Adamskis Mean Business With Maple
The Adamski family, Gary, Vicky and Jim, mean business when the mapling season arrives.
That’s what it is at the family’s sugar bush on Winter Road south of Antigo.
This is a hobby that got out of control, Jim Adamski, who has become a maple professional, said as the polished stainless steel evaporator roared in the background.
The Adamskis, who started with pans heated by wood fires, then to a professional a professional evaporator also heated by wood, have advanced to the steel, natural gas-fed closed equipment to make the moisture reductions in the maple sap. It is a precise procedure, the syrup is light amber and exceptionally sweet — that’s as good as it gets.
Vicky Adamski said during the months when the sap wasn’t running, the family worked a long process of getting their product designed as organic.
That was very difficult, she said, explaining that inspectors spent plenty of time at the sugar bush and it was necessary to replace some beams that used chemically treated wood. It was that carefully done.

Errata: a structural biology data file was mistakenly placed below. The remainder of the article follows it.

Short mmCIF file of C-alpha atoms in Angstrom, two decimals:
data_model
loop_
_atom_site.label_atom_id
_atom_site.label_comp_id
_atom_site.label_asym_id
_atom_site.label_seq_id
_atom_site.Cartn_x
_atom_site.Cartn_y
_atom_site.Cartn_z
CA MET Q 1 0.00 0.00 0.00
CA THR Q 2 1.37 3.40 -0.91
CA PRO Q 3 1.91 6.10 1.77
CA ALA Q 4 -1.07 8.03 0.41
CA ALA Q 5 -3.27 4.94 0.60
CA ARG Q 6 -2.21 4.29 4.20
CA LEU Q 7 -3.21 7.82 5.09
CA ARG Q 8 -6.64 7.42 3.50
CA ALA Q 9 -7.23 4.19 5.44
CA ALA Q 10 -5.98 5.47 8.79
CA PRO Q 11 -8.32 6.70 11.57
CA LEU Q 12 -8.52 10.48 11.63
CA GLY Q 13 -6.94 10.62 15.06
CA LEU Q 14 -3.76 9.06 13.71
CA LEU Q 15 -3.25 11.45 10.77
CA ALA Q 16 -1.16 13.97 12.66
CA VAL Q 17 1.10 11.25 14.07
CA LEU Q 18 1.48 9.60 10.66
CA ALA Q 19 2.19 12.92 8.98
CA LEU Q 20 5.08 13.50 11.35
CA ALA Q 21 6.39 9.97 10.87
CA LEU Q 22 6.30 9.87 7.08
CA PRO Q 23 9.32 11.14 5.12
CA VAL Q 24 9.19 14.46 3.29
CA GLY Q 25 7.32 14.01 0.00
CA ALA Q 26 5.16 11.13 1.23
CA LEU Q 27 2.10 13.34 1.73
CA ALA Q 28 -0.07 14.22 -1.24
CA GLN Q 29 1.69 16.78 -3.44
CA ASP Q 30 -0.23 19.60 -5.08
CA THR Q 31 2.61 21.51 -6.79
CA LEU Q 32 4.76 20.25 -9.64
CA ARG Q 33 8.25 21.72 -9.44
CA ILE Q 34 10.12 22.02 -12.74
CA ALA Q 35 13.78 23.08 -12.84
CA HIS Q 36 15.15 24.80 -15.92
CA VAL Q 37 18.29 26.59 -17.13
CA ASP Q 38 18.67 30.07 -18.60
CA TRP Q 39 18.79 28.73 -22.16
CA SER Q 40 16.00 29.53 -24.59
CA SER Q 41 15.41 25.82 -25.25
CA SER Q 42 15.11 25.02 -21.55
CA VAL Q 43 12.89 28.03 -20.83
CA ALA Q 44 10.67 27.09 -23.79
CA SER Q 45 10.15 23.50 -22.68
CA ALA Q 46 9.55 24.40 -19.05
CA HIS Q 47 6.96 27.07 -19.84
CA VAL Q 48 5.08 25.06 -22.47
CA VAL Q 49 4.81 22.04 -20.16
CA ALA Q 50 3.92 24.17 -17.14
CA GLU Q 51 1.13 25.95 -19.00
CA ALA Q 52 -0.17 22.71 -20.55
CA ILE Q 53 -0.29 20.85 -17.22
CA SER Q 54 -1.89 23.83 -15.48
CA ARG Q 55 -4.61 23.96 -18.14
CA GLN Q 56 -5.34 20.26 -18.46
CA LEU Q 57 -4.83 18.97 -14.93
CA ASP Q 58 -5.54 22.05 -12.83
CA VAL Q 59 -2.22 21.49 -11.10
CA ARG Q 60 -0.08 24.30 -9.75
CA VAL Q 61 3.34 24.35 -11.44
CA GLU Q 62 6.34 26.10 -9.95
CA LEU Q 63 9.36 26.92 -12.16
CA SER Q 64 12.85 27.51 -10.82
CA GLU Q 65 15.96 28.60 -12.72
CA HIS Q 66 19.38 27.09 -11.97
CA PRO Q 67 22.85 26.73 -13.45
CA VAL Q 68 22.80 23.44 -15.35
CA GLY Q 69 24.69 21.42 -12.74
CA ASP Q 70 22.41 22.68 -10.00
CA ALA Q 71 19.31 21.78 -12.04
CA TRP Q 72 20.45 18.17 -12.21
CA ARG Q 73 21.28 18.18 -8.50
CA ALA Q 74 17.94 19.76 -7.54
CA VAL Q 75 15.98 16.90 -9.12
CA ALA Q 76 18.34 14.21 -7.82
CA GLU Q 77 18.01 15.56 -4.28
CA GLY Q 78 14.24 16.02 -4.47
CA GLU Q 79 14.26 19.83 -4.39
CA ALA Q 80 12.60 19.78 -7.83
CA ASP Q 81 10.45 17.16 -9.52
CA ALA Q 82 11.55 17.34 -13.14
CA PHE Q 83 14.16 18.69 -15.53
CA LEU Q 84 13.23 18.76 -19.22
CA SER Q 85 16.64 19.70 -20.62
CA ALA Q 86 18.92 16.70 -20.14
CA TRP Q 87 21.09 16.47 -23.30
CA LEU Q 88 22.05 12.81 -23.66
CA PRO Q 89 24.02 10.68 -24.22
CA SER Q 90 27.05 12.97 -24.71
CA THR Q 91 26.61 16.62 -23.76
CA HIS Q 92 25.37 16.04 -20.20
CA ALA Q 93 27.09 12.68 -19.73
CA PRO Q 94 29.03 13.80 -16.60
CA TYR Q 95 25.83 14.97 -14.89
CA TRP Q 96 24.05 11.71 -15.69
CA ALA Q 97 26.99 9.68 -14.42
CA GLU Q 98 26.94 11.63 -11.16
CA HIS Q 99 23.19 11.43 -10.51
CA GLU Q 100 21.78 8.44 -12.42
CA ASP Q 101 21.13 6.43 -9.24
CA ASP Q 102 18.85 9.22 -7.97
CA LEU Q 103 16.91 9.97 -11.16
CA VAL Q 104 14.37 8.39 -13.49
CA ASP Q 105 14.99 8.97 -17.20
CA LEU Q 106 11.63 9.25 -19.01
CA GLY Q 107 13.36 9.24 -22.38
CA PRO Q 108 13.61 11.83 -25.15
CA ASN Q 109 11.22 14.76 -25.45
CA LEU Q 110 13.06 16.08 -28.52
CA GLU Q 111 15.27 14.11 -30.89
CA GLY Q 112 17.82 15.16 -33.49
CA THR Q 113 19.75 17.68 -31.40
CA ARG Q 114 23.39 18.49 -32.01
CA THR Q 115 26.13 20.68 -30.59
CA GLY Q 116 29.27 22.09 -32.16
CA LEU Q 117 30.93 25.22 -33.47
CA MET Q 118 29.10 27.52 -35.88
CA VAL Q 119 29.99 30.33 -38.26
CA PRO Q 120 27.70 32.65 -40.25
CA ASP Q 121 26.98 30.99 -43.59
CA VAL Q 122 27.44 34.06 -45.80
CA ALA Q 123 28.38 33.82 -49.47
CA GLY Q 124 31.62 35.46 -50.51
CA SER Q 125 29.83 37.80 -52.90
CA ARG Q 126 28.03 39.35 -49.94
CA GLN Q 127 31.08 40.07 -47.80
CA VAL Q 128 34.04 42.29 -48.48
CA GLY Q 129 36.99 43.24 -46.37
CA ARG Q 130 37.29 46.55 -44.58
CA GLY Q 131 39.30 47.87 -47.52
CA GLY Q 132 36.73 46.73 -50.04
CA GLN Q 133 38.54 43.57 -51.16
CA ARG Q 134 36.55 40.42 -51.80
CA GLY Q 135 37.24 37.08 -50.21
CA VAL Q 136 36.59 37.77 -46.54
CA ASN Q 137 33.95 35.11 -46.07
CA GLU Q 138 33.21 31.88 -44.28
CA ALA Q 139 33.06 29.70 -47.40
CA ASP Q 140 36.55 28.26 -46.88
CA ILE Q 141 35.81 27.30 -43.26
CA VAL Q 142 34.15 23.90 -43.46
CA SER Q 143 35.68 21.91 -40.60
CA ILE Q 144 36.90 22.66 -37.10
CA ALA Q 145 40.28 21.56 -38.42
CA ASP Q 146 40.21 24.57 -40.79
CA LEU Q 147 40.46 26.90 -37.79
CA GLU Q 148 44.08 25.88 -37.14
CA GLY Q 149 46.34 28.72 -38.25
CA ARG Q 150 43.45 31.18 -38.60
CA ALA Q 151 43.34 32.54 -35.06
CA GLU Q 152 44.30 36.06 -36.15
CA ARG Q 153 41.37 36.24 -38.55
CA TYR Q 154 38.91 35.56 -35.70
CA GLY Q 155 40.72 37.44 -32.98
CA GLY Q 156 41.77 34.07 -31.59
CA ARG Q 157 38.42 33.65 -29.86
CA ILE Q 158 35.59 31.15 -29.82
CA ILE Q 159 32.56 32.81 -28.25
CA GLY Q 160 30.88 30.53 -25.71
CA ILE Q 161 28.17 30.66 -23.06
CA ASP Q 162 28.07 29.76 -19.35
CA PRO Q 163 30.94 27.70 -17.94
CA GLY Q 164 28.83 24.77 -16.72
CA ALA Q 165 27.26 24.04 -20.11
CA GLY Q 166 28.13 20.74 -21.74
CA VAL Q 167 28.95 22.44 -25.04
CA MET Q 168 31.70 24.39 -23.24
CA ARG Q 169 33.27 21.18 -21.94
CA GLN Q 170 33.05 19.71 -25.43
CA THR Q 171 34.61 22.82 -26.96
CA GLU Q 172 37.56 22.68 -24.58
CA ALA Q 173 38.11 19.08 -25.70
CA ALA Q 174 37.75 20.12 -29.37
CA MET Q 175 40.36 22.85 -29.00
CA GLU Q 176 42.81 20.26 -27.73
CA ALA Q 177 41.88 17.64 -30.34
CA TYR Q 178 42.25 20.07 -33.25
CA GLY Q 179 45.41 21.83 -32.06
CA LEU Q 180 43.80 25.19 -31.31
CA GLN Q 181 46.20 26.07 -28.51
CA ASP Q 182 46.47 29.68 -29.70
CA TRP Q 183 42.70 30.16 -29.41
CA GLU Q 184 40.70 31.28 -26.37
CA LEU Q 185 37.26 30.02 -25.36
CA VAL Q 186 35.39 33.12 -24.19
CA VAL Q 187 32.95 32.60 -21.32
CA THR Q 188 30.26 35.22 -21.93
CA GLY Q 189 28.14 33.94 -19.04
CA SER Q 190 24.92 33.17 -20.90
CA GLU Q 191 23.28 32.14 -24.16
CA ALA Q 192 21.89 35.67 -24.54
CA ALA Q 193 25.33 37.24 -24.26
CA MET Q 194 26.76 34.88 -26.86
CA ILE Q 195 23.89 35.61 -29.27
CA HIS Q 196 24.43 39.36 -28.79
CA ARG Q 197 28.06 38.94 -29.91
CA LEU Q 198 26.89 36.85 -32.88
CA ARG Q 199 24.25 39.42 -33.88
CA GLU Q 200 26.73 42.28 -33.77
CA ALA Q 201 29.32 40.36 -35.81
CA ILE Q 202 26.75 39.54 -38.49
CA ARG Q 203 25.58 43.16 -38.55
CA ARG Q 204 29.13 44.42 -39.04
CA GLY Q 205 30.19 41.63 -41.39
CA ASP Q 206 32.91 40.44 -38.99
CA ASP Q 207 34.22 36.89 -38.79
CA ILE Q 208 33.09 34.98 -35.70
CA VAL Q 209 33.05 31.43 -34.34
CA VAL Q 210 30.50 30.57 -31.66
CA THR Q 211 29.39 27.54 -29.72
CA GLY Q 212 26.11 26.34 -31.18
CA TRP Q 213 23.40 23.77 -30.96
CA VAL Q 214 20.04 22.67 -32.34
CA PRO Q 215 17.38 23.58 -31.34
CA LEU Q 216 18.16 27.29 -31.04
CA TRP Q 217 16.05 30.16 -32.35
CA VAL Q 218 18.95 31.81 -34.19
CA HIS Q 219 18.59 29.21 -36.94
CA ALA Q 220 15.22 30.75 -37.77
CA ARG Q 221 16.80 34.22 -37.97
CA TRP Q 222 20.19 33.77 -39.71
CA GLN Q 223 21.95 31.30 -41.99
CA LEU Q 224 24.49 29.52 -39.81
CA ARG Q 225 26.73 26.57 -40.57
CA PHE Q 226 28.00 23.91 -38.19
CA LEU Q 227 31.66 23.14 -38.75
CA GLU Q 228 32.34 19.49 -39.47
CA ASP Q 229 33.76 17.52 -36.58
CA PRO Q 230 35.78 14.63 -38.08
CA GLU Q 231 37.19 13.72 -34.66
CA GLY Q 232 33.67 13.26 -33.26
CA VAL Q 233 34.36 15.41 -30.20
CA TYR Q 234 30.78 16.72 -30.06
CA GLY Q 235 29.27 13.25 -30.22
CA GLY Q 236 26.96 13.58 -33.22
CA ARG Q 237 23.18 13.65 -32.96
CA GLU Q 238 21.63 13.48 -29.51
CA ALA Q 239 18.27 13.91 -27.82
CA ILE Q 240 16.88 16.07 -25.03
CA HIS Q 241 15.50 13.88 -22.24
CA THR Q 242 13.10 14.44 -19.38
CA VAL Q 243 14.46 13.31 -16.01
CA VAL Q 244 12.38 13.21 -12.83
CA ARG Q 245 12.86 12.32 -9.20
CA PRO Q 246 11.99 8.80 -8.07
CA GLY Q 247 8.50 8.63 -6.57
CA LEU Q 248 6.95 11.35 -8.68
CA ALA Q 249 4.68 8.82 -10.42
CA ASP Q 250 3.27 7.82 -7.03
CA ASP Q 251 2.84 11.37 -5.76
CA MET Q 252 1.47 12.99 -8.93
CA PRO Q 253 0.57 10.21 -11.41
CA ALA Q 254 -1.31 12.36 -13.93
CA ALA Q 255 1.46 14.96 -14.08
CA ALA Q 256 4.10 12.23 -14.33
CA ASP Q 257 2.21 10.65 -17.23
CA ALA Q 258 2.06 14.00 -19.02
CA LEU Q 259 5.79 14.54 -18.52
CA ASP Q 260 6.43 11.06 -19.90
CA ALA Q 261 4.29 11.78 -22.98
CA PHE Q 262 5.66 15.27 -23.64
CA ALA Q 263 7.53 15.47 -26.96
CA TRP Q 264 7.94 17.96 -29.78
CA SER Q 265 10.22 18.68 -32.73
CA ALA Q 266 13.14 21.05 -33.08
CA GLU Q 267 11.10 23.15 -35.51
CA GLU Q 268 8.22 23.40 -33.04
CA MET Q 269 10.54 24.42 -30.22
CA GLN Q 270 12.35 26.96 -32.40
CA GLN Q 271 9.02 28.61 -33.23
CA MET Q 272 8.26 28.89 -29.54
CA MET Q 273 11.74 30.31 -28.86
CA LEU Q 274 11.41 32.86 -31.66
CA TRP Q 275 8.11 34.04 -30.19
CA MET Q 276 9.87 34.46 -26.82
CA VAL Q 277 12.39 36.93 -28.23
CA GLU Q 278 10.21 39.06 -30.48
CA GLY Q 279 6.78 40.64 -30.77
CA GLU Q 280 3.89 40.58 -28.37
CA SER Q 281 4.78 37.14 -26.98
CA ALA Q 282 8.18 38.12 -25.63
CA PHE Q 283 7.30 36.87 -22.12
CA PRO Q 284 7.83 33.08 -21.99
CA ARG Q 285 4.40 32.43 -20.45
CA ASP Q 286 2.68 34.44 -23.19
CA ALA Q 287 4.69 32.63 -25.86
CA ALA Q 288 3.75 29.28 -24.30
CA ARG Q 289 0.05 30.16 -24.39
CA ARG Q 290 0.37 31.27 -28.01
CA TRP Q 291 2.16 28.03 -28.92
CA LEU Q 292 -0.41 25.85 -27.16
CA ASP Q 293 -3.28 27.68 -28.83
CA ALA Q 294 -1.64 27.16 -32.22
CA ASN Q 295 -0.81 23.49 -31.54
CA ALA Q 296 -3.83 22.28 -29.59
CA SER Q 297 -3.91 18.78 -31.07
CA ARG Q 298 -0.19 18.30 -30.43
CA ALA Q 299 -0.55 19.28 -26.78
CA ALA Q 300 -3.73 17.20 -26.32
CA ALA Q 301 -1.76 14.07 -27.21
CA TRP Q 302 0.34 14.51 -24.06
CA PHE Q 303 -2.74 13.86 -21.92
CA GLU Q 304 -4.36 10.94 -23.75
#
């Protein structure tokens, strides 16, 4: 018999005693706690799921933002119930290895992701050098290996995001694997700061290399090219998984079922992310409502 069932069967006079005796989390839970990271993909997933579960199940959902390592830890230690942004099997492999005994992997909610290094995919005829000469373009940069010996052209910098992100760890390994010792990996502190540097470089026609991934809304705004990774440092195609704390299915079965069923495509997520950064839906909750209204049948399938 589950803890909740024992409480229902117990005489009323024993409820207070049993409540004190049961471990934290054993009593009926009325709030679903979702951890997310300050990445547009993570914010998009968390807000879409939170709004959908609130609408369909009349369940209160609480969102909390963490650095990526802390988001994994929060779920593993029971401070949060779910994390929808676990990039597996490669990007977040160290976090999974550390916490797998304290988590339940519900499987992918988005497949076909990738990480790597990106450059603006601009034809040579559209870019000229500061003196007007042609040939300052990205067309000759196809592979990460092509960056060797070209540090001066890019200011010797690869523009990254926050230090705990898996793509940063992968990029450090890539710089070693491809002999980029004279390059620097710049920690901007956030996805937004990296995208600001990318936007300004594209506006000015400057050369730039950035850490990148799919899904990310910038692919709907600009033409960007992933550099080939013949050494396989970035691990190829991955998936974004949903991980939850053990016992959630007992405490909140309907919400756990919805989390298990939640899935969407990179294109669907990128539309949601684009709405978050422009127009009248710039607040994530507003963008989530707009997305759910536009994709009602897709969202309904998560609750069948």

The movement to organic products has been well documented across the United States, and the Adamskis sense from market demand that the syrup being produced will be a very brisk demand item.
But Jim and Vicky understand their final products are all in the hands of Mother Nature.
We’ve had early starts before, Jim explained Monday afternoon, but the key is to having evening temperatures into the range of freezing.
That keeps the sap moving through the tree to the taps and long tubing lines to collection tanks.
Certainly some of the romance is missing. The Norman Rockwell-like paintings of a horse-drawn collection process and wood-fired evaporators are gone at the Adamski sugar bush.
Vicky recalled those days of old saying the family spent most of the summer collecting and cutting firewood, from 60 to 80 cords per year, to fuel the evaporator.
Then that natural gas line arrived, she added. And then, so did the elegant equipment used today.
Jim and Vicky agreed they are moving ahead, as long as temperatures cooperate.
With our organic designation and the exceptional quality we are able to produce, we are looking toward a great 2016, they said.
Source: Antigo Daily Journal